The activities of the Eastern Security Network (ESN), a wing of the Indigenous People of Biafra (IPOB), has unsettled and spread fears in some parts of the South-East. Operating in forests, ostensibly to tackle suspected criminal herdsmen who destroy farms, maim or kill farmers, rape women and commit other atrocious crimes, the ESN seems to have warmed itself into the hearts of vulnerable rural peasants. But the group’s unnecessary attacks on and killing of policemen, setting fire on police stations, and carting away weapons, point to sinister motives.
The leadership of ESN has claimed that the outfit was set up as an emergency measure because South-East governors foot-dragged on establishing a regional security organisation, like Amotekun in the South-West, to deal with several security challenges in the region. One Emma Powerful, who claims to be the media and publicity secretary of IPOB, argued that, “Our leader [fugitive Nnamdi Kanu] even, for five months, was begging South-East and South-South governors to float a regional security to protect and defend our people against genocidal attacks by terrorists masquerading as herdsmen. Our leader even wrote a letter to the governors which was made public but they turned deaf ears to all the pleas, including the clamour by the people for a regional security outfit. Every honest person will attest to the fact that ESN was floated by IPOB in response to the yearnings of our people for self-defense against terrorists…”
On the surface, the objective of establishing ESN aligns with contemporary opinions in tackling the perennial insecurity in all parts of the country. However, every regional security arrangement should only complement the work and activities of the Nigeria Police Force, and not turn against the agency of government, vested with the constitutional powers to detect, prevent and punish crime and criminality. The concept of community policing presupposes that vigilantes and local security networks provide the police with intelligence information and assist in investigations into criminal activities in local communities. But in the case of ESN, rather that cooperate with the police, it antagonizes the law enforcement agency, killing police operatives and destroying police stations. This means the ESN is against police presence in the areas where they operate. Boko Haram terrorism took off on a similar note. Attacks on policemen in the guise of regional security is totally unacceptable.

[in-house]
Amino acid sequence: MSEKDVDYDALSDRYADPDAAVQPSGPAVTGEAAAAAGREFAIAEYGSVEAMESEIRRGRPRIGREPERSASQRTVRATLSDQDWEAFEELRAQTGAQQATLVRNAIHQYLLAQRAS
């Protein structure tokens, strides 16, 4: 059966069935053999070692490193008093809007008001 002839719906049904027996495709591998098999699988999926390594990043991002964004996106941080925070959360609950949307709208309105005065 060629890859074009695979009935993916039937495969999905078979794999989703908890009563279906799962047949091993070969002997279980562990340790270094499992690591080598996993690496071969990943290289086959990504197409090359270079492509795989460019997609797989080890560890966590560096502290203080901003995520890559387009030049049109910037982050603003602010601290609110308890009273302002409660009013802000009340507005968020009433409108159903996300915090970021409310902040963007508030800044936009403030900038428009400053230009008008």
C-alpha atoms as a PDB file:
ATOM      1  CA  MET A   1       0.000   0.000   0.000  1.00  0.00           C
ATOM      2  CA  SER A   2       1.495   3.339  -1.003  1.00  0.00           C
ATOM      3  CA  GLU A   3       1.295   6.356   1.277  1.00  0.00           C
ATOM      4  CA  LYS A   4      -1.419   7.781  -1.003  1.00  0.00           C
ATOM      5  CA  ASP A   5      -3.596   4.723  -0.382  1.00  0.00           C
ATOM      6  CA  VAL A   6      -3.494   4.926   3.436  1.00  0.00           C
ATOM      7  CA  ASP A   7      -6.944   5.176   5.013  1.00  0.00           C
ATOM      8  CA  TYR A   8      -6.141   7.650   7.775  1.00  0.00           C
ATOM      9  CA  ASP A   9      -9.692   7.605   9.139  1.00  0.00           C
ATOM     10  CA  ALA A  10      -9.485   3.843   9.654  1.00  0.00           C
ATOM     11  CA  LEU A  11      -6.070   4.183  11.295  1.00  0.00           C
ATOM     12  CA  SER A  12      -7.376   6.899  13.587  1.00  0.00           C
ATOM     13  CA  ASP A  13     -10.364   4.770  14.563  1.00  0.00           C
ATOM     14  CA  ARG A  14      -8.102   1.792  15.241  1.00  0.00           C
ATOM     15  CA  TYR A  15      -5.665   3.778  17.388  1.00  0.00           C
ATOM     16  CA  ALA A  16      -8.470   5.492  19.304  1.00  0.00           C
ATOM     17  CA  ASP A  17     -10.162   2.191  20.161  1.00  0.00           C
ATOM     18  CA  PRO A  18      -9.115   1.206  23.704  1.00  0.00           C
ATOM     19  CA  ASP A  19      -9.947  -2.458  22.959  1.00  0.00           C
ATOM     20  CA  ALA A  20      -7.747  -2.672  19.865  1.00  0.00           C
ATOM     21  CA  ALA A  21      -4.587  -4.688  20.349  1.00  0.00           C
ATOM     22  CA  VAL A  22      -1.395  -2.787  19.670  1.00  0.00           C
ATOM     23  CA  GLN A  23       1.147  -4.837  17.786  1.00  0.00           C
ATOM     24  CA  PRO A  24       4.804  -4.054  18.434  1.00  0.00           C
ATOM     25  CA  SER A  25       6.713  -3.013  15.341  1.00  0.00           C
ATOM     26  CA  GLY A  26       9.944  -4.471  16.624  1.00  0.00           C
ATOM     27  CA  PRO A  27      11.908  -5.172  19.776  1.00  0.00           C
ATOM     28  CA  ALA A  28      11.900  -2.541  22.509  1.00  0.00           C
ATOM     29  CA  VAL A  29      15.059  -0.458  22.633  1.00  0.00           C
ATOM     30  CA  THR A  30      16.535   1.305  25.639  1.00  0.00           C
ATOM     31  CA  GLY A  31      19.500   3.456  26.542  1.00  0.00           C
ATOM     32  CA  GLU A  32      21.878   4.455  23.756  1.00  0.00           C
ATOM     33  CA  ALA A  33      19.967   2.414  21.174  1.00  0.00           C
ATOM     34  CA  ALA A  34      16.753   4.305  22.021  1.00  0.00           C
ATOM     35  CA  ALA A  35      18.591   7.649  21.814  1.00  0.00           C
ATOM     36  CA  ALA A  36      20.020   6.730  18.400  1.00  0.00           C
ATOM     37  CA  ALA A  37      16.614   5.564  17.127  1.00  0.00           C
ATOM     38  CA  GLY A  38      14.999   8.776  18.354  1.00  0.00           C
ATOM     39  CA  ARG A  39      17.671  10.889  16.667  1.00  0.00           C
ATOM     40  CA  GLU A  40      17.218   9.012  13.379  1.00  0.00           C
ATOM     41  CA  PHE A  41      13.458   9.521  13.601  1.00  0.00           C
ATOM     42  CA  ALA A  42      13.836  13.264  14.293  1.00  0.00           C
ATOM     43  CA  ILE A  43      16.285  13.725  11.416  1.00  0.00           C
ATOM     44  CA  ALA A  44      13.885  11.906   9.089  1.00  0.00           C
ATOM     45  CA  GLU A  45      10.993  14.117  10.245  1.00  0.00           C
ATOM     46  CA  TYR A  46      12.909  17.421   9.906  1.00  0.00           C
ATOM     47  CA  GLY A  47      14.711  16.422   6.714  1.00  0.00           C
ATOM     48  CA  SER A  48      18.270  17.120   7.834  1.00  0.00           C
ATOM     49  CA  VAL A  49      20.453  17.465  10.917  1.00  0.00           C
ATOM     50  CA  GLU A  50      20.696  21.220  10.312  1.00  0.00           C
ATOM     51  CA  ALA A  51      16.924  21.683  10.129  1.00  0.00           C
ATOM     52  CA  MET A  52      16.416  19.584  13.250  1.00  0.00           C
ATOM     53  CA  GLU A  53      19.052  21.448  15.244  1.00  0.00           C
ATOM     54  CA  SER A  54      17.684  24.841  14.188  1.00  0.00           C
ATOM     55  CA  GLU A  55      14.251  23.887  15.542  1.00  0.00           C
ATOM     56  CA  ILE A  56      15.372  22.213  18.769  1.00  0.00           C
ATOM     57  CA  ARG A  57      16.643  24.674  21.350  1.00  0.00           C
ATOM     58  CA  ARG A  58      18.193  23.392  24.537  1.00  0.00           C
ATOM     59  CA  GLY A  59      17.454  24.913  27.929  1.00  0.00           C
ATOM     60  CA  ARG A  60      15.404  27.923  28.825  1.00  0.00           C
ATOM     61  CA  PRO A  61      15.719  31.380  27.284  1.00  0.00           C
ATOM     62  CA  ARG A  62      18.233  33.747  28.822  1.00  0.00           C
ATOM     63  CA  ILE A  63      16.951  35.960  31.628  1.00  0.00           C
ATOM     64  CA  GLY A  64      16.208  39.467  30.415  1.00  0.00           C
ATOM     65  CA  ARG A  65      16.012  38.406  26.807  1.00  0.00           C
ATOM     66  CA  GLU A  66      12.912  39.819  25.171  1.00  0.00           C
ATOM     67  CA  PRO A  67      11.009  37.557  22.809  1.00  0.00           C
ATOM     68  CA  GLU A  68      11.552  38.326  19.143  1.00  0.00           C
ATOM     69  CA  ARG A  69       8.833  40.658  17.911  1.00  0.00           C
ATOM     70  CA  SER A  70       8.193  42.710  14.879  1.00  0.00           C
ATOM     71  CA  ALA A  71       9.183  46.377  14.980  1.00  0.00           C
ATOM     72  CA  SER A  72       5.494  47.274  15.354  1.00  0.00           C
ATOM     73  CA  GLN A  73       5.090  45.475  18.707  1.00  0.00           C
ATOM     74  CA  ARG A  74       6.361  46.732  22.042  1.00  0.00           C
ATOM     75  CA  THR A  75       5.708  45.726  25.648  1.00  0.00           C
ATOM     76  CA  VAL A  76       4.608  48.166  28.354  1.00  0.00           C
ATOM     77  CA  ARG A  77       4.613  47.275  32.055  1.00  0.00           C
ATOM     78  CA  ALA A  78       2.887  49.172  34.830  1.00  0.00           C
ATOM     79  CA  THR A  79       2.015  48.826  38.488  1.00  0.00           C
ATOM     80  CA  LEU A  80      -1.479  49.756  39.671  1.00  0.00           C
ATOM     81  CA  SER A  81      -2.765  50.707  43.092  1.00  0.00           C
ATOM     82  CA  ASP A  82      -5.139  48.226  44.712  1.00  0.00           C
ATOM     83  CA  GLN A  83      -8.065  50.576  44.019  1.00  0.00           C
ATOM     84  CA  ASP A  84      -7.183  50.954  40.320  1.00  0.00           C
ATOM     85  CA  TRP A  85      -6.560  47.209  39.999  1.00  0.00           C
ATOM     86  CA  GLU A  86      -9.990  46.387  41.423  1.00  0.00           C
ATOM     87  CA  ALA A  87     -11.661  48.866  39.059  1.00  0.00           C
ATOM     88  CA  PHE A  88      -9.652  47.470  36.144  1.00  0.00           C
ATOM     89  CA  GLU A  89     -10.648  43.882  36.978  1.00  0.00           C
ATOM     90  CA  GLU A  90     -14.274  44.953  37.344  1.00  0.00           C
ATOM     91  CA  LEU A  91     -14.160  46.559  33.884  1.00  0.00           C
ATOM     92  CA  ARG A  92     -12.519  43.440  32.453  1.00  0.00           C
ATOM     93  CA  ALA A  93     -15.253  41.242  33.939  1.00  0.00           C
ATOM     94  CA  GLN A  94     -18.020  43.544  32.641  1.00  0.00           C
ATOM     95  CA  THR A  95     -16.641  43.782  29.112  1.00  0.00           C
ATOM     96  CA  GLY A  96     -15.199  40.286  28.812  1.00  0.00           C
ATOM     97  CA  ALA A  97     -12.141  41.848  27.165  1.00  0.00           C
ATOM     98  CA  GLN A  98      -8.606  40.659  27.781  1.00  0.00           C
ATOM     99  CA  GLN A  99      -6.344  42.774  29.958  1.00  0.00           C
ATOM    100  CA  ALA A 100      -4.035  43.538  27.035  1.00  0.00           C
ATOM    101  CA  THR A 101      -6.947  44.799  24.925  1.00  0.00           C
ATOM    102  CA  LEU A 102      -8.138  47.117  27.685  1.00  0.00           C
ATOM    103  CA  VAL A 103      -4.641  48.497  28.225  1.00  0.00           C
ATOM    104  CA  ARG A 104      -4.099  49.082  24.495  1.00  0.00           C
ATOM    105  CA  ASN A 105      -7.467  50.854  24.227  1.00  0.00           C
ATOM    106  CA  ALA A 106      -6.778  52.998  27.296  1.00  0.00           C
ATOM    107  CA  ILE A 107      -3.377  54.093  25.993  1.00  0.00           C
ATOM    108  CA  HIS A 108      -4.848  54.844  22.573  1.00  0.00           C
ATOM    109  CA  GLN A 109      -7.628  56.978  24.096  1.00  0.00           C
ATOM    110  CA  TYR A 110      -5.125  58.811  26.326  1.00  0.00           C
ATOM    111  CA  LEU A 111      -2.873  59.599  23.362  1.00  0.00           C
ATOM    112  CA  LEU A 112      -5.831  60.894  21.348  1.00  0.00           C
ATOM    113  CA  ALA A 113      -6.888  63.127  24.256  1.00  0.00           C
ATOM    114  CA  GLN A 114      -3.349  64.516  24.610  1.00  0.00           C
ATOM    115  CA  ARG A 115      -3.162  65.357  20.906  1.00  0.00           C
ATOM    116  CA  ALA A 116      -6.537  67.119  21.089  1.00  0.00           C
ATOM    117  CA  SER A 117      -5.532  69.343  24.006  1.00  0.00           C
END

The insecurity in the country has given teeth to ethnic nationalism due to the failure of governance at both federal and state levels. However, self-help approaches, whether at regional or community level, must not create ample space for the seed of right-wing insurgency to be planted, watered and made to grow, as that would do no part of the country any good. For instance, the Liberation Tigers of Tamil Ealam in Sri Lanka emerged on the crest of ethnic nationalism. What was clothed as a pro-Tamil movement led to a civil war fought from 1976 to 2009. In Africa, the senseless and repugnant Rwandan genocide was sustained by the zeal of ethnic nationalism. Tribal or clannish cleavage is responsible for the ungovernable state of Somalia, in spite of the fact that there is a central government. The spate of insecurity in Nigeria must not be used as an excuse for destroying the Nigeria Police Force.
We align with the position of a retired Assistant Inspector General of Police, Austin Iwar, who said recently that the attacks on the police would weaken the security structure of the state and defeat it. He argued that: “The implication of this is anarchy. They [IPOB/ESN] intend to create anarchy, to create a state of fear and violence in the minds of, not only the people, but in state institutions. You know IPOB is an insurgency group and the government needs to do something about it before it snowballs into terrorism.”
We challenge South-East governors to rein in the ESN by working with the police in dealing with criminality in that geopolitical zone. They should collaborate with the federal government and Inspector General of Police for an arrangement that would not endanger national unity or promote anarchy. Also, we must note that unemployment has made youths available for recruitment into the group. Government at all levels cannot continue to gloss over this issue. They must embark on jobs creation and urgently too. The federal government should immediately commence investigation into the activities of the group to ensure that it does not become a problem for the country in the near future.